Needle-free injection enhancement of beef improves tenderness but slightly increases microbial translocation

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dc.contributor.author Sutterfield, A.
dc.contributor.author Crow, B.A.
dc.contributor.author Grobbel, J.P.
dc.contributor.author Phebus, Randall K.
dc.contributor.author Dikeman, Michael E.
dc.contributor.author Hollis, Larry C.
dc.date.accessioned 2009-12-08T19:29:25Z
dc.date.available 2009-12-08T19:29:25Z
dc.date.issued 2009-12-08T19:29:25Z
dc.identifier.uri http://hdl.handle.net/2097/2252
dc.description.abstract Blade tenderization has been used for decades to increase tenderness in beef cuts that are highly variable in tenderness or predicted to be “tough.” Injection enhancement also is commonly used in industry to increase tenderness, juiciness, and flavor of some beef muscles. These processes have the potential to translocate microbial organisms on the exterior to interior portions of whole muscles. One research study reported that 3 to 4% of surface bacteria are transferred into the interior of muscles but only penetrate an average of ¼ inch deep into the surface. Even though the frequency of subprimal surfaces being contaminated with pathogens is low, translocation of these contaminants into the interior of subprimals by tenderization or injection procedures poses a public health risk. Microbial contamination on beef surfaces generally is eliminated during typical cooking; however, given the low infectious doses of pathogens such as Escherichia coli O157:H7, internalized contamination may survive if adequate temperatures are not reached at the center of cuts (i.e., rare and medium rare endpoints) and lead to illness. Industry groups have developed a guide, Best Practices: Pathogen Control During Tenderizing/Enhancing of Whole Muscle Cuts to minimize any hazard that may be present with such technologies. Although needle injection enhancement currently is common in beef processing, there may be alternative, safer, or more effective means to apply these technologies. One potential method involves utilizing an air-pressured needle-free injection system similar to an instrument currently being investigated for use in vaccinating cattle. In theory, eliminating the need for physical penetration of the muscle with a needle-free instrument using air-pressure fluid streams would reduce the translocation of surface microbial contamination to the interior and would additionally minimize carryover contamination from subprimal to subprimal during continuous injection operations. Therefore, we investigated use of needle-free injection enhancement as an alternative strategy to needle injection enhancement. Our objectives were to determine the safety and efficacy of using needle-free injection for enhancing beef muscles and the application of needle-free injection enhancement for improving beef quality. en_US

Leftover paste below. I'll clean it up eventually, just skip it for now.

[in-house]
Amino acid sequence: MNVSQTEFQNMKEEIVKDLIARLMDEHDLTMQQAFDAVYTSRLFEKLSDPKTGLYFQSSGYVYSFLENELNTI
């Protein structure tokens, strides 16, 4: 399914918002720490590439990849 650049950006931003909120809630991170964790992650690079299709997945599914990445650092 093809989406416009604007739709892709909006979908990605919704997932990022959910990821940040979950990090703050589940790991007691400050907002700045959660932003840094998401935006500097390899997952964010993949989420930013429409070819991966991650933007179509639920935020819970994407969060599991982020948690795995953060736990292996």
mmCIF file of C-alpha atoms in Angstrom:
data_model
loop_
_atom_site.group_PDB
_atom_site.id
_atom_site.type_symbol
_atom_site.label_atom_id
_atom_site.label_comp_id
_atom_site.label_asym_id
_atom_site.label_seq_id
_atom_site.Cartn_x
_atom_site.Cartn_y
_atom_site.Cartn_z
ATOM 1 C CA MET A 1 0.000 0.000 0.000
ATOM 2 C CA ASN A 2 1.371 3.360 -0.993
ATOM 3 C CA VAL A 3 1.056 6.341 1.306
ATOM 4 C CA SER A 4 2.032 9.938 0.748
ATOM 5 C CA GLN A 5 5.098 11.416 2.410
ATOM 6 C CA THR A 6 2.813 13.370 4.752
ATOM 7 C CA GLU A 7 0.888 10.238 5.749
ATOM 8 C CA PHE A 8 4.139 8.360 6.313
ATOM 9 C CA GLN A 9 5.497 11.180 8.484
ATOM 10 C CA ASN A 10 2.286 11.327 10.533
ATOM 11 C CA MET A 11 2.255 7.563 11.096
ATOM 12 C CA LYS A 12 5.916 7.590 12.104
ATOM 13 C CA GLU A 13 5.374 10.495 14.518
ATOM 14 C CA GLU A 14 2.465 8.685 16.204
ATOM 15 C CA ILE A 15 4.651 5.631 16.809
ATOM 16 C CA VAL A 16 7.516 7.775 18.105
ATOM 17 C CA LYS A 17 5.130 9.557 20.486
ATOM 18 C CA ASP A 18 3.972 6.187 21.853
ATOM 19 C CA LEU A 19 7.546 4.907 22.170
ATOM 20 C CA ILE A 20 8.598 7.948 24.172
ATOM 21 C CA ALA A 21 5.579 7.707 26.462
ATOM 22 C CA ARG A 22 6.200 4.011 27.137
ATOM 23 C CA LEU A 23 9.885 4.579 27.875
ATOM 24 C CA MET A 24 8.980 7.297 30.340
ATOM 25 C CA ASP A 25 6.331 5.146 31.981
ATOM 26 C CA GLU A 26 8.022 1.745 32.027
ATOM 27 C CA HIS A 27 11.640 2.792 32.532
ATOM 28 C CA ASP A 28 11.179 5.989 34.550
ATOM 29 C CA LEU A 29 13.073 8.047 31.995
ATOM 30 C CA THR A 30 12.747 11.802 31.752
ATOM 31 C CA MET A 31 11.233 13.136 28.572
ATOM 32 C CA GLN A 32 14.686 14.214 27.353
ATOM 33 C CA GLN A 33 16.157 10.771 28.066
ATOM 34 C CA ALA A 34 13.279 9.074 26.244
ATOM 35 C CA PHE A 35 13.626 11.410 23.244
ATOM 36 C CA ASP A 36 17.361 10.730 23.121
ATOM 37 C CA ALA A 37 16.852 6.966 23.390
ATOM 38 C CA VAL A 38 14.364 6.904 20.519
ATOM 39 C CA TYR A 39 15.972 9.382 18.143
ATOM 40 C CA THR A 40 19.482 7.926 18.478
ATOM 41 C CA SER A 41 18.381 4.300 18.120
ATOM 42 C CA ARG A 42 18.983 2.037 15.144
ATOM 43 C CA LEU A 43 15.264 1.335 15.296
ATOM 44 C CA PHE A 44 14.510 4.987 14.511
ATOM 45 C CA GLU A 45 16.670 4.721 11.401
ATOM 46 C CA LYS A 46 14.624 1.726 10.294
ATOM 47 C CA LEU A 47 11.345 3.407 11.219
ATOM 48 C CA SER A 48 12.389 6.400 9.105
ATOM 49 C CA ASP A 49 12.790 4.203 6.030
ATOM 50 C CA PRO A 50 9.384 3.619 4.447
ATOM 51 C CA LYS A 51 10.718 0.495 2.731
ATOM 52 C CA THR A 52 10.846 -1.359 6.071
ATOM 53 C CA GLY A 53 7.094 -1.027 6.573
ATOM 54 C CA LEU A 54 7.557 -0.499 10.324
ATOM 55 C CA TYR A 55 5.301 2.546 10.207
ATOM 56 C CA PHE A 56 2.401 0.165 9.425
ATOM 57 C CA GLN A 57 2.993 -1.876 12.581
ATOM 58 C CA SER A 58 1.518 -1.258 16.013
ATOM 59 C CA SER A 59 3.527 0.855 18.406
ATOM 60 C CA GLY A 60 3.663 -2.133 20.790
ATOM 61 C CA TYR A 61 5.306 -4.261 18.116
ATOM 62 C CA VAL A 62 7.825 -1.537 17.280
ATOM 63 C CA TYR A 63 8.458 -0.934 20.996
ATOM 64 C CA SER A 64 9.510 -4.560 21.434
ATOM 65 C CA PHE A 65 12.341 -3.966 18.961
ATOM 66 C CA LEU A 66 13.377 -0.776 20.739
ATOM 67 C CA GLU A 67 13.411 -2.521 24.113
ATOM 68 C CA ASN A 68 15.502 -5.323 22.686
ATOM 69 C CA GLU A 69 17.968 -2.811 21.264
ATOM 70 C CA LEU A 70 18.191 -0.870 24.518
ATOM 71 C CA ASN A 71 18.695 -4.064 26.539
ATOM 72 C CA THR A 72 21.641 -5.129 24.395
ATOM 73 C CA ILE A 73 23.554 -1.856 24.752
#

dc.publisher Kansas State University. Agricultural Experiment Station and Cooperative Extension Service en_US
dc.relation.isPartOf Cattlemen's Day, 2009 en_US
dc.relation.isPartOf Report of progress (Kansas State University. Agricultural Experiment Station and Cooperative Extension Service); 1010 en_US
dc.relation.isPartOf Kansas Agricultural Experiment Station contribution ; no. 09-168-S en_US
dc.subject Beef en_US
dc.subject Cattle en_US
dc.subject Needle-free injection en_US
dc.subject Tenderness en_US
dc.title Needle-free injection enhancement of beef improves tenderness but slightly increases microbial translocation en_US
dc.type Conference paper en_US
dc.date.published 2009 en_US
dc.citation.epage 94 en_US
dc.citation.spage 88 en_US
dc.description.conference Cattlemen's Day, Kansas State University, Manahttan, KS, March 6, 2009 en_US
dc.contributor.authoreid phebus en_US
dc.contributor.authoreid mdikeman en_US
dc.contributor.authoreid jgrobbel en_US
dc.contributor.authoreid lhollis en_US

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